Plant-based and cultivated seafood products have the potential to dramatically reduce climate and food security pressures, but local consumers want products that can also match or exceed the taste, texture, nutritional value, freshness, and affordability of the conventional seafood they know and love.
Seafood can now be made from plants and cultivated directly from animal cells—but will consumers bite?
A first-of-its-kind survey commissioned by the Good Food Institute APAC—Asia’s leading alternative protein think tank—set out to learn what would motivate consumers in Singapore, Thailand, Japan, and South Korea to leave fish in the sea and choose plant-based or cultivated seafood instead.
- Consumers see many potential upsides to alternative seafood products, including a guaranteed lack of mercury and other heavy metal contamination, which was identified as the leading benefit of alternative seafood in all four countries.
- The second leading food safety and health benefit considerations in Singapore and Japan were alternative seafood’s absence of microplastics and reduced risk of foodborne illness, respectively. In South Korea and Thailand, the second leading food safety and health benefit considerations were a low risk of foodborne illness and richness in omega-3s—an attribute that has become increasingly popular among leading alternative seafood producers in Asia, North America, and Europe.
- Respondents in Thailand were the most enthusiastic about alternative seafood among the four surveyed countries.
However, the study found that while local consumers are curious about trying alternative seafood dishes, they will accept no compromises on the taste, texture, or health benefits of alternative seafood for the sake of increased sustainability.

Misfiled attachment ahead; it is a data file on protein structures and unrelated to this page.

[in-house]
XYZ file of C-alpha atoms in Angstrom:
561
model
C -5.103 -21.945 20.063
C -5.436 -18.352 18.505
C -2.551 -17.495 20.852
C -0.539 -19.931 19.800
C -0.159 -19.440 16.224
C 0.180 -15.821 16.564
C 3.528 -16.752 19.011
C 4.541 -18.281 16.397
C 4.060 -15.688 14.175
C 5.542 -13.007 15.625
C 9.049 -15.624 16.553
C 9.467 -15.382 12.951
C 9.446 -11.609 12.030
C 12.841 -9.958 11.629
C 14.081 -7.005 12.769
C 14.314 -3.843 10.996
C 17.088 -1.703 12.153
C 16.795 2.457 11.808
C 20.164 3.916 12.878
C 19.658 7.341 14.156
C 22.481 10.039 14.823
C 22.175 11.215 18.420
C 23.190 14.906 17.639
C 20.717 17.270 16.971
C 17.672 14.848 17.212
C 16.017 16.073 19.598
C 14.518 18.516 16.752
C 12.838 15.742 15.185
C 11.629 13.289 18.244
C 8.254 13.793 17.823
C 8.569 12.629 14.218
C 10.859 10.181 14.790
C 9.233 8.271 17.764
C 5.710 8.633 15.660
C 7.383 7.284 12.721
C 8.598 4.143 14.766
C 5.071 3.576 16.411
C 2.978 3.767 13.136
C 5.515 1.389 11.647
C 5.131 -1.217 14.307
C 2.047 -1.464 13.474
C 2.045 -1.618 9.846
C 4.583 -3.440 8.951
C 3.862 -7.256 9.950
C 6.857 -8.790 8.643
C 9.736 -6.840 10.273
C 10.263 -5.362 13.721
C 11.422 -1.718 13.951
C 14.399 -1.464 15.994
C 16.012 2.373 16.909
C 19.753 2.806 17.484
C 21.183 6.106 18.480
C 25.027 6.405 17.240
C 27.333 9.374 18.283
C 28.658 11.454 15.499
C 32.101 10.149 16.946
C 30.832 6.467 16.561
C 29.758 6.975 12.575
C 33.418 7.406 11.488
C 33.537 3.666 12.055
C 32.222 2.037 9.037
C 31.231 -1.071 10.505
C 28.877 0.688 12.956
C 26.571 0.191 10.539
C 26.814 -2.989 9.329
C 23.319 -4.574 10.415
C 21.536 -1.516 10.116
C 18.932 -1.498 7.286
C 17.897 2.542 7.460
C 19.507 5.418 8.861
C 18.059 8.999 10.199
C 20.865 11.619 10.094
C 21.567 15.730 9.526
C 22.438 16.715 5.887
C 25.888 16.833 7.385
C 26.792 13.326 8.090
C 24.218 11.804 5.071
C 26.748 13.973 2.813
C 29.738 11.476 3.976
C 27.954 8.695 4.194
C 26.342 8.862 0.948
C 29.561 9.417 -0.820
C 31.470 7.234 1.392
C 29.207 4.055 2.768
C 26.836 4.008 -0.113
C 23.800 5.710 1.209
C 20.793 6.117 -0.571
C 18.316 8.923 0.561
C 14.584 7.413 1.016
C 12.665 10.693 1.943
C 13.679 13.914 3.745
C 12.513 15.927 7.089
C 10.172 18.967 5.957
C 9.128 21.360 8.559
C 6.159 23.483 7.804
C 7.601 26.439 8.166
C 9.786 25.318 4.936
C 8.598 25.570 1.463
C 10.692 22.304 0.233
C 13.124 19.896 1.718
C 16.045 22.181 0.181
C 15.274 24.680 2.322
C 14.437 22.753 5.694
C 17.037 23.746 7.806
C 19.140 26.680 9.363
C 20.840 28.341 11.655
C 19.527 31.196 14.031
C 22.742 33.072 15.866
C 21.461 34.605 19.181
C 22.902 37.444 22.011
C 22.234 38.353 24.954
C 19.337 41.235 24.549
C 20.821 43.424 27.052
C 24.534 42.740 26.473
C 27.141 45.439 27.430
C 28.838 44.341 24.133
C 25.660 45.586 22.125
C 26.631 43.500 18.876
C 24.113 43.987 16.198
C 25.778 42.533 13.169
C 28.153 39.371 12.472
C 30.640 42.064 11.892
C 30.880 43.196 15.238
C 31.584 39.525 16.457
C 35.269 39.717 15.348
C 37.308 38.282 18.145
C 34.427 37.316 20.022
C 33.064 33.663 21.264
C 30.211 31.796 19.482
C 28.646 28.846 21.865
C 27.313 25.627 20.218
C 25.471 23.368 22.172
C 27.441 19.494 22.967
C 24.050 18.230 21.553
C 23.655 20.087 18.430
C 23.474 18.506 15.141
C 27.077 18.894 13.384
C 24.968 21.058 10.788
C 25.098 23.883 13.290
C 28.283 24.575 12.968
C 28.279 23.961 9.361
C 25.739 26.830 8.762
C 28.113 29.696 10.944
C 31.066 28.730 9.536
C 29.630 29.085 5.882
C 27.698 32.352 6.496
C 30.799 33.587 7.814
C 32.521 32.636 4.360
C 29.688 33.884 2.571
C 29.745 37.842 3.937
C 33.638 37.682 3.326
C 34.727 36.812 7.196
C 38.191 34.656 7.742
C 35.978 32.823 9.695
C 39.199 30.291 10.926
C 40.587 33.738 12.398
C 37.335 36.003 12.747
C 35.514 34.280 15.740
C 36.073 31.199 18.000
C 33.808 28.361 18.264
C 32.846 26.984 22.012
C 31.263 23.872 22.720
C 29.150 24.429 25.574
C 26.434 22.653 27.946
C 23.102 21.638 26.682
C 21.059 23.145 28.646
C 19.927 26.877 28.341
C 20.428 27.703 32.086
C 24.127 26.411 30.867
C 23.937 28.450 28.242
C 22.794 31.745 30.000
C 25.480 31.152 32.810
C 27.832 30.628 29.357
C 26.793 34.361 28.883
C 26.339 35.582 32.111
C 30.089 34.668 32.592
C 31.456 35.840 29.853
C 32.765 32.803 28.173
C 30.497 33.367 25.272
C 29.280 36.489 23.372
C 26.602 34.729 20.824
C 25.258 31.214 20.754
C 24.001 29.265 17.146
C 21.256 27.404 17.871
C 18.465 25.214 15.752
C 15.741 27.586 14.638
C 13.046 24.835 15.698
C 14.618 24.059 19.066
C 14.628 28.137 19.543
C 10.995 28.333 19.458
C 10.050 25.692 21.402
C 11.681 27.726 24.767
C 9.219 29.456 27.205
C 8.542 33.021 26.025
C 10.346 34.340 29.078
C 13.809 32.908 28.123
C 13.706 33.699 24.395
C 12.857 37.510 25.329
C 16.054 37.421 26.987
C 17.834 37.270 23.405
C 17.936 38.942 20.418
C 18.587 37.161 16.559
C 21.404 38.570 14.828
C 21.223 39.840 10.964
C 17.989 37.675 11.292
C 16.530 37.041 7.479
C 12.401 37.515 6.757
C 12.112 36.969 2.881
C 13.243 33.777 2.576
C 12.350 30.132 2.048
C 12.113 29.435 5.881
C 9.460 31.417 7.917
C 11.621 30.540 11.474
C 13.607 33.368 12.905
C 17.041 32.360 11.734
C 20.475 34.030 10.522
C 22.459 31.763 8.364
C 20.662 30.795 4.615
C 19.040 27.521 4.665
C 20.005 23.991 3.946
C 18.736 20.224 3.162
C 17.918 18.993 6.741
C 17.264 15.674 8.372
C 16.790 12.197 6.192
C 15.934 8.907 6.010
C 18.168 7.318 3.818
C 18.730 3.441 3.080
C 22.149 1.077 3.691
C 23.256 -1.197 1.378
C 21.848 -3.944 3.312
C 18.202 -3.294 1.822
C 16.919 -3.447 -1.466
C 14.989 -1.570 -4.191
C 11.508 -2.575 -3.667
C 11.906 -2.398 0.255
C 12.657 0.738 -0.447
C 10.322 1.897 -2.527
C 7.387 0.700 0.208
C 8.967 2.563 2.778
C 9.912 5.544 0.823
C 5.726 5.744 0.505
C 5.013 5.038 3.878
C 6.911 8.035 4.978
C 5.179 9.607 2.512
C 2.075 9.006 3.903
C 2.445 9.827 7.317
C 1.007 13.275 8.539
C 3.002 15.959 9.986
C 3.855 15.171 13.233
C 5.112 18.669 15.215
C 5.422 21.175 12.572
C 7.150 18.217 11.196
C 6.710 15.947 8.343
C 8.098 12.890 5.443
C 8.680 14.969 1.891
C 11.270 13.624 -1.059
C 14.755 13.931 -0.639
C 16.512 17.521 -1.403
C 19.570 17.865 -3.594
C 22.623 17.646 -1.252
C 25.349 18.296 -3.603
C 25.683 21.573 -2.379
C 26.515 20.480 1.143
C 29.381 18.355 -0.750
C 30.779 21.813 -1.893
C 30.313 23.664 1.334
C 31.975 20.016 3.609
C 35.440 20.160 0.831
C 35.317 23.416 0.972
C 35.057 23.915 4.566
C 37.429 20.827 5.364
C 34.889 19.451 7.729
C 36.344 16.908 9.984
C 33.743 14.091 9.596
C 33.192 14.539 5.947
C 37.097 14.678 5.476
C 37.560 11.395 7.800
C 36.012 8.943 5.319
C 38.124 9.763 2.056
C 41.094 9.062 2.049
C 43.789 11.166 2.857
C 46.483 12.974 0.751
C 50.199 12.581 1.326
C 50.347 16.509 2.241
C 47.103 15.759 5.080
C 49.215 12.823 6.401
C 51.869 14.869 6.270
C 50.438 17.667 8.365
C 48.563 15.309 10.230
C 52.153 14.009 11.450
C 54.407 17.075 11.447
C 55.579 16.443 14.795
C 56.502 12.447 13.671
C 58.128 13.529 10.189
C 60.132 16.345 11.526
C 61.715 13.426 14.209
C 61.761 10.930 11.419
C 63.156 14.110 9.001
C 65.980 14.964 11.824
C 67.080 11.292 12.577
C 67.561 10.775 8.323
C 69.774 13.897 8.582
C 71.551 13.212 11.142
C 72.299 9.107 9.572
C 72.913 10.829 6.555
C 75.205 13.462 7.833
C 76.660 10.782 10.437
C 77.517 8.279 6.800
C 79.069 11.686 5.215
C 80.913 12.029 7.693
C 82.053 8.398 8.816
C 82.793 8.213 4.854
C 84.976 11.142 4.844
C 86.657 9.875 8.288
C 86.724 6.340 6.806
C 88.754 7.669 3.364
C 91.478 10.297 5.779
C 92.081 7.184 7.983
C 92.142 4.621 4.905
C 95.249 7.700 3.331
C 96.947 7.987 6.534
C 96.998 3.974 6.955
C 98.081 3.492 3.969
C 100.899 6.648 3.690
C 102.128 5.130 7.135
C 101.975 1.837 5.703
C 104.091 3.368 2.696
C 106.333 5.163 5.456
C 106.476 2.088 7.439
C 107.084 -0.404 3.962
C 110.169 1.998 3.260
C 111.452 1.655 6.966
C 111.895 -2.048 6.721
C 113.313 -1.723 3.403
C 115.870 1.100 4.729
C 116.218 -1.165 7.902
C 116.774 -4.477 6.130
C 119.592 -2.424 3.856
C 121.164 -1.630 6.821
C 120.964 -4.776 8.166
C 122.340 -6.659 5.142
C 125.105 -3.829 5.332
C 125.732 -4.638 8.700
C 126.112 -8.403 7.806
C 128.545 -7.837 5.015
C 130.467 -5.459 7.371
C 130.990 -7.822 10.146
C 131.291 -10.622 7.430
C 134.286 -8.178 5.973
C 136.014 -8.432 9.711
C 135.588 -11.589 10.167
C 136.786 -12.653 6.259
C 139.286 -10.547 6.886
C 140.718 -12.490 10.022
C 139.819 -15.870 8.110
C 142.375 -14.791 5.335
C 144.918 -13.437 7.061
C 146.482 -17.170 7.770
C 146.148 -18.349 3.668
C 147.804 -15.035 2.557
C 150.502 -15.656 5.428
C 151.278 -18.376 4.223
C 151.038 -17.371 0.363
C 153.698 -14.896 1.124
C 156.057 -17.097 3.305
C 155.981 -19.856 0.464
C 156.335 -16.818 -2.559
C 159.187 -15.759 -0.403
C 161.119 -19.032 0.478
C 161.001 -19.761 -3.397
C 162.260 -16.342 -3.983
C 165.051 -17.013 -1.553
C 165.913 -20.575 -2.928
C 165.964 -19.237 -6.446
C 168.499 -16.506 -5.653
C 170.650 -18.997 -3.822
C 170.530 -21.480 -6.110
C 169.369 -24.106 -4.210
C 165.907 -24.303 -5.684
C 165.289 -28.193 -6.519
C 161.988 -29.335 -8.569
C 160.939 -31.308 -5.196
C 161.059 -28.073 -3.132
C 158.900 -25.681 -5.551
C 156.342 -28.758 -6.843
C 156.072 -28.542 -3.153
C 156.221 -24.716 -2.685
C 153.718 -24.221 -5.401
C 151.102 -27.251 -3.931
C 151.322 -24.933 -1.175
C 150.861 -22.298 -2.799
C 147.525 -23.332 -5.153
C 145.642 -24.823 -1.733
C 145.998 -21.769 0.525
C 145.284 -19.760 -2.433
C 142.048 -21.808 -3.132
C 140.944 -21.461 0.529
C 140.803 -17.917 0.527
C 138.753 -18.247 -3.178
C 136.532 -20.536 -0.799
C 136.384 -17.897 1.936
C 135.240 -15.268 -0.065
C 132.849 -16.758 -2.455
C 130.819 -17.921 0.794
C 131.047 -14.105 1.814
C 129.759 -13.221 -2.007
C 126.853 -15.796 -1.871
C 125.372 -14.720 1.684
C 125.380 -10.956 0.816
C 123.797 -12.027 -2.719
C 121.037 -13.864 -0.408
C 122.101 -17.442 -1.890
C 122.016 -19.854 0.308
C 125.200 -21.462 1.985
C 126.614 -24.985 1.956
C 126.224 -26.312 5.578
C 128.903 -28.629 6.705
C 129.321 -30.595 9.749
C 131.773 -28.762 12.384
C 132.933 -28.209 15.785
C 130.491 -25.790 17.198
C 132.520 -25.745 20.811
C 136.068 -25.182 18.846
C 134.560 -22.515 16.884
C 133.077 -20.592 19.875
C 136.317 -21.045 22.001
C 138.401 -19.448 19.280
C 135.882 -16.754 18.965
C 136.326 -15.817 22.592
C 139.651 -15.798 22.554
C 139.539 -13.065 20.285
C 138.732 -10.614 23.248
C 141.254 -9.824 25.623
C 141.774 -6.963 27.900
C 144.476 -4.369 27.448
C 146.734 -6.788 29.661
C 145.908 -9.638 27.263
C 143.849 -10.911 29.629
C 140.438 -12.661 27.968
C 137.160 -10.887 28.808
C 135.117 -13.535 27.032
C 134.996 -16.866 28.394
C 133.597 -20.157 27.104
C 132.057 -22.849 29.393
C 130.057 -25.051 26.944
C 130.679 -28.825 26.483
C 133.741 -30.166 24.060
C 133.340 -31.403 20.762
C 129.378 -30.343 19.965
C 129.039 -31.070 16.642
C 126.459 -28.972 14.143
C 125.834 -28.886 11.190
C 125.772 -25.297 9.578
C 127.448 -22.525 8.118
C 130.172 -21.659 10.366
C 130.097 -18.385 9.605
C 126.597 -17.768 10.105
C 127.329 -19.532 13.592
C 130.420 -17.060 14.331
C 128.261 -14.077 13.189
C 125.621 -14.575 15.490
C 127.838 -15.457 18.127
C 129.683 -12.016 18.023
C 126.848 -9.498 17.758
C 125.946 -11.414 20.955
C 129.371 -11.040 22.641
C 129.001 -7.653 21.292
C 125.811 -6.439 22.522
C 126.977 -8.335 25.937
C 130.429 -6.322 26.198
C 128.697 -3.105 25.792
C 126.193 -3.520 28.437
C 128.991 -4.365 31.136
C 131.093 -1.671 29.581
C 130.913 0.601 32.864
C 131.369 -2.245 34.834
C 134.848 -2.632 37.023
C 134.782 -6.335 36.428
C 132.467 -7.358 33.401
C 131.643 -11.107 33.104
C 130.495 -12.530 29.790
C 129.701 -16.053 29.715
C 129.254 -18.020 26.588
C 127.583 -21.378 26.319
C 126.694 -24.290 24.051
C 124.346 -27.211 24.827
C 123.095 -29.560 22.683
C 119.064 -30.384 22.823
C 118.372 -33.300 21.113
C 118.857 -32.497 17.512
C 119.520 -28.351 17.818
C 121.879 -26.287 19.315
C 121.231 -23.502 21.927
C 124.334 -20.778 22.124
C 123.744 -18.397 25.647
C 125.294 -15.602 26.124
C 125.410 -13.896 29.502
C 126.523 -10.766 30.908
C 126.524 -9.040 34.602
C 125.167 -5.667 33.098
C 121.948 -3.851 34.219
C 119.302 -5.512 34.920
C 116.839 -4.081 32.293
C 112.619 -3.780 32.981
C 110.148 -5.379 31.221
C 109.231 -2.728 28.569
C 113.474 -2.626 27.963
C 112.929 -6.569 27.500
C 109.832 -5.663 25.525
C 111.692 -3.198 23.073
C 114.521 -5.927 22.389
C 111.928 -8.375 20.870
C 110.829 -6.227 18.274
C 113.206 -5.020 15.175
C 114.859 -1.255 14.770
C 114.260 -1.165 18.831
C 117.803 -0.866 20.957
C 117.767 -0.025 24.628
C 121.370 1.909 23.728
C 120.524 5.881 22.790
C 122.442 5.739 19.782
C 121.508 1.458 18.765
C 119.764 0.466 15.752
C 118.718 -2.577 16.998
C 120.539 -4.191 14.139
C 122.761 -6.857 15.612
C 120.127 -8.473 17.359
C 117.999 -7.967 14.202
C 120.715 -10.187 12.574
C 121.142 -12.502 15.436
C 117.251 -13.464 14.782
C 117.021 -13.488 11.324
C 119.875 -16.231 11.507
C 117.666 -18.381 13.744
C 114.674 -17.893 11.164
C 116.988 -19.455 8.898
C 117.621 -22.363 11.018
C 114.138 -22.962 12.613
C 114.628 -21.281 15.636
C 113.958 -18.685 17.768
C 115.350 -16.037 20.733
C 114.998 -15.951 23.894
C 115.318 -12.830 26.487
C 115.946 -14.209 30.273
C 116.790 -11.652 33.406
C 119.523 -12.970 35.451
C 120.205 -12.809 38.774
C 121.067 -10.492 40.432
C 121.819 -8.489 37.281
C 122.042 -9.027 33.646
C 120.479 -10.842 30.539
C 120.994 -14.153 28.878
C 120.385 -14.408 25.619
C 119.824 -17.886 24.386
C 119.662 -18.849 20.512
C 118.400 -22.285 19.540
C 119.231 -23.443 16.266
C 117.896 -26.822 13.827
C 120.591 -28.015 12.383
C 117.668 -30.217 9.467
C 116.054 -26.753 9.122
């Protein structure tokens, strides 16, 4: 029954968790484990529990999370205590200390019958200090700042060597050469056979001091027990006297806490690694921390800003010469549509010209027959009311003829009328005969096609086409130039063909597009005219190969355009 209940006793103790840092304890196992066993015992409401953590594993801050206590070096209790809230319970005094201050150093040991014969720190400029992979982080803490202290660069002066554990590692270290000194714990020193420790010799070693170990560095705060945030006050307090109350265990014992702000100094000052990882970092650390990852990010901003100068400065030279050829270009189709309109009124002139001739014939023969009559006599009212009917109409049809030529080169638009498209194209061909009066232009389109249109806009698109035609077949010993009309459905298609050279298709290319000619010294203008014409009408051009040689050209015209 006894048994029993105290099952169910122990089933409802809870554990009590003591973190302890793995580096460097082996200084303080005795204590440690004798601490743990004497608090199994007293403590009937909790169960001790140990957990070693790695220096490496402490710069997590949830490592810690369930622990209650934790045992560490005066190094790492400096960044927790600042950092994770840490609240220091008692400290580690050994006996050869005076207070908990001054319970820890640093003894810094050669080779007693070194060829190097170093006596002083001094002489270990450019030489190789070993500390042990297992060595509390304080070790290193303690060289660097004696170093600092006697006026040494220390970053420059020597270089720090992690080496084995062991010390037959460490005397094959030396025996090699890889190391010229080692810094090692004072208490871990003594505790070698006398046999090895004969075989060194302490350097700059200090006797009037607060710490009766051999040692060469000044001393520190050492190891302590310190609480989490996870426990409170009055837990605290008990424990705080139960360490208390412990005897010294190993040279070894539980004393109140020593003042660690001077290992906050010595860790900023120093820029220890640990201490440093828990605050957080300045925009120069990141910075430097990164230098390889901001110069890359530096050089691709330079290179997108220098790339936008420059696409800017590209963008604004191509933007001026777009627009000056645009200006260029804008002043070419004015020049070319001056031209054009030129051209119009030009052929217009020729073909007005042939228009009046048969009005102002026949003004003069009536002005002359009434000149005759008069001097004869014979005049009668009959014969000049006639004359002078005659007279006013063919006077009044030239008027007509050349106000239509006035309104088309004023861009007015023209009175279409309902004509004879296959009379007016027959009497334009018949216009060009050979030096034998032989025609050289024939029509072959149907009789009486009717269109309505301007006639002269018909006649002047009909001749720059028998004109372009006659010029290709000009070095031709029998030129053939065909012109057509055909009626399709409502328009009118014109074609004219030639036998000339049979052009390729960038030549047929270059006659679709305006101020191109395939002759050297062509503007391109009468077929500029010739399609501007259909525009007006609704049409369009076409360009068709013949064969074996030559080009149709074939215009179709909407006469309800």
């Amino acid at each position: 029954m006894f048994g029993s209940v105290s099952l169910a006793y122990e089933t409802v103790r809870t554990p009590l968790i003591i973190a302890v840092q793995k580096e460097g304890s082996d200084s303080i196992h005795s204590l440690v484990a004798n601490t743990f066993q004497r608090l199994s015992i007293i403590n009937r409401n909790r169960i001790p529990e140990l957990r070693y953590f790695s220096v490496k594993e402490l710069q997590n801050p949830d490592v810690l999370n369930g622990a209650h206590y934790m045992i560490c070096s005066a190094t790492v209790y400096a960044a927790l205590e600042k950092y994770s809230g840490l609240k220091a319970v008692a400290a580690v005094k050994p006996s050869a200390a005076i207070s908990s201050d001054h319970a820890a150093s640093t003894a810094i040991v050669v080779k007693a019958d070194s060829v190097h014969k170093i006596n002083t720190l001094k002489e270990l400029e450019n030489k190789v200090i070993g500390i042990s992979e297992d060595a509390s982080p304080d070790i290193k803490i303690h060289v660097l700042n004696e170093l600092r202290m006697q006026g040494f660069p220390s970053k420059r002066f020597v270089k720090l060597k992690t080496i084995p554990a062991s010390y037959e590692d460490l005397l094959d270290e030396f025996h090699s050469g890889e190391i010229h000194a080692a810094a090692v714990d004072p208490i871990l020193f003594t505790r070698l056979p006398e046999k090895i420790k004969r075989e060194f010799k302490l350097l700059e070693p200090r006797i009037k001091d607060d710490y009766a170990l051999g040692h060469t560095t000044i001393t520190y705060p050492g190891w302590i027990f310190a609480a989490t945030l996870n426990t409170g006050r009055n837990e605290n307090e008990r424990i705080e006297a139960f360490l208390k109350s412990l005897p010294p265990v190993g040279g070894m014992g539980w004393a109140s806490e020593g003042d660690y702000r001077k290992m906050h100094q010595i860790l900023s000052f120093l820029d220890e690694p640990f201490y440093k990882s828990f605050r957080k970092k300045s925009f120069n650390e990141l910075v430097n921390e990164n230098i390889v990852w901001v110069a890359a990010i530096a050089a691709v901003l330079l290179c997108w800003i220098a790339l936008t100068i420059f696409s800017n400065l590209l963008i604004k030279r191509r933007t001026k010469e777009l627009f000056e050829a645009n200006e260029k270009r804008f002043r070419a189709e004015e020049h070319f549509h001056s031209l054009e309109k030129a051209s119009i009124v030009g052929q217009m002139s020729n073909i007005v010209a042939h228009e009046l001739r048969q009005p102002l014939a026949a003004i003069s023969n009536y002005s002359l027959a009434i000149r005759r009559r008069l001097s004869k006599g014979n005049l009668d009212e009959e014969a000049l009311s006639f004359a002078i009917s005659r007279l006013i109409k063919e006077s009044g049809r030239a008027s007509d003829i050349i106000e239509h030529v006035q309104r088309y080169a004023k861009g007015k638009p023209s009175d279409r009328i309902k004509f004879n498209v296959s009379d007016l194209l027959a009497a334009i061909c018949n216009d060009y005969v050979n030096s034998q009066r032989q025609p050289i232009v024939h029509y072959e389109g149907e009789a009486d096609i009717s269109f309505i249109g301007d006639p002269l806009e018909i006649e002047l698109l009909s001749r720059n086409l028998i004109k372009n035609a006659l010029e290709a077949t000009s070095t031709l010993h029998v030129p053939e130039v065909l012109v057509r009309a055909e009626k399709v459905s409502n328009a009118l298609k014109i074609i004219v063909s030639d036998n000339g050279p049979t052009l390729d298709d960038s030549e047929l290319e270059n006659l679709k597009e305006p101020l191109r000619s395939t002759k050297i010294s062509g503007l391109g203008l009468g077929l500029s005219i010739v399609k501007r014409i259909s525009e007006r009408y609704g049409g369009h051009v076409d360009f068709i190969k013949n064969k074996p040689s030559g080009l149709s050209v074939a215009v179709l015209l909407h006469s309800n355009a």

Some consumers also expressed skepticism that plant-based or cultivated products can deliver the “freshness” and “naturalness” that they believe conventional seafood does. From a food safety standpoint, decoupling our protein supply from polluted waterways is a major plus. But paradoxically, it also raises concerns for some consumers who have come to believe that the freshest seafood always comes in by boat.
Sea change on the horizon?
Local consumers’ high expectations for alternative seafood have done little to slow interest in the sector from food industry leaders, who no doubt envision the boatloads of cash they could haul in if they manage to craft the Impossible meat of the sea. Of the top ten countries that eat the most fish, seven of them are in Asia, meaning that the pool of potential consumers for alternative seafood products is vast and deep.
Investors are also bullish on the potential of plant-based fish. Alternative seafood companies raised US$175 million in 2021—nearly double the amount raised in 2020. In total, more than 120 companies are now developing alternative seafood products around the world, including many in East and Southeast Asia.
For additional insights, contact GFI APAC’s team of experts.